Tuesday, April 12, 2011

‘Un-scientific’: am I being cynical?

Magazine news shows like the BBC’s Breakfast have always relied on haranguing people in the street to demand wildly opposing opinions, apparently for no better reason than to fill dead air.  Recently, some of these shows have been qualifying these segments by calling them ‘very unscientific’.  They’ll introduce the topic then say “now we join our reporter for a very unscientific survey”

On the face of it, this seems like quite a good thing.  A handful of people’s opinions doesn’t tell us anything of significance, especially if they are chosen for entertainment value, to show extremes of opinion or for the sake of some misguided notion of ‘balance’.

But there’s something not quite right here.  The audience doesn’t really know the difference between a ‘scientific’ and an ‘unscientific’ survey.  It understands that the cherry-picked quotes from random people are exactly that.  I’ve never noticed the slightest implication by mainstream TV news that such polls had any value above human interest and I don’t know anyone who takes them seriously.

So why point out that the polls are unscientific?  It has all the hallmarks of a BBC guideline that doesn’t really make much sense.  In my more cynical moments I wonder whether it might even be a ploy: by describing a poll as ‘unscientific’, news agencies might paradoxically associate the poll with science in the audience’s minds.  By being modest about their claims, might they add some spurious legitimacy to the poll that might not otherwise exist?  Or perhaps it might foster a them-and-us attitude: those fancy-nancy scientists might cock their snoots at this, but it’s what We The People think.  It reminds me of Brass Eye’s “there’s no real evidence for it, but it is scientific fact.”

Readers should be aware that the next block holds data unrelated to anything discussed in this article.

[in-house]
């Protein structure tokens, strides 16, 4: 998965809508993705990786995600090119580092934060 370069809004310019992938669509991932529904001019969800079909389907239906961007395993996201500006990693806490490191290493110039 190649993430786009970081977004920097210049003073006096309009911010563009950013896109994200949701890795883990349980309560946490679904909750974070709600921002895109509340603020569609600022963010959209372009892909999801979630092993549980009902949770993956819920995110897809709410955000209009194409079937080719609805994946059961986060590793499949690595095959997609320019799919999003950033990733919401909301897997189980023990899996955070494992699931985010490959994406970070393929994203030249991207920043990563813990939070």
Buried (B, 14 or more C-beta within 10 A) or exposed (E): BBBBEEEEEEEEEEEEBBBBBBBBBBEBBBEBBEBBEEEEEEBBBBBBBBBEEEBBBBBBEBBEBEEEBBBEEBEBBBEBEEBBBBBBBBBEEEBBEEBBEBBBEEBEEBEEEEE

Perhaps I’m being cynical and the BBC is actually trying to be honest and helpful, but I doubt labelling a poll as unscientific will achieve that.  It might be better to say that the poll doesn’t necessarily reflect the views of the nation or that the quotes have been chosen to illustrate extremes.

Better still, of course, they could just stop asking random people’s opinions about things they don’t really understand.  If the poll is unscientific, why conduct it in the first place?

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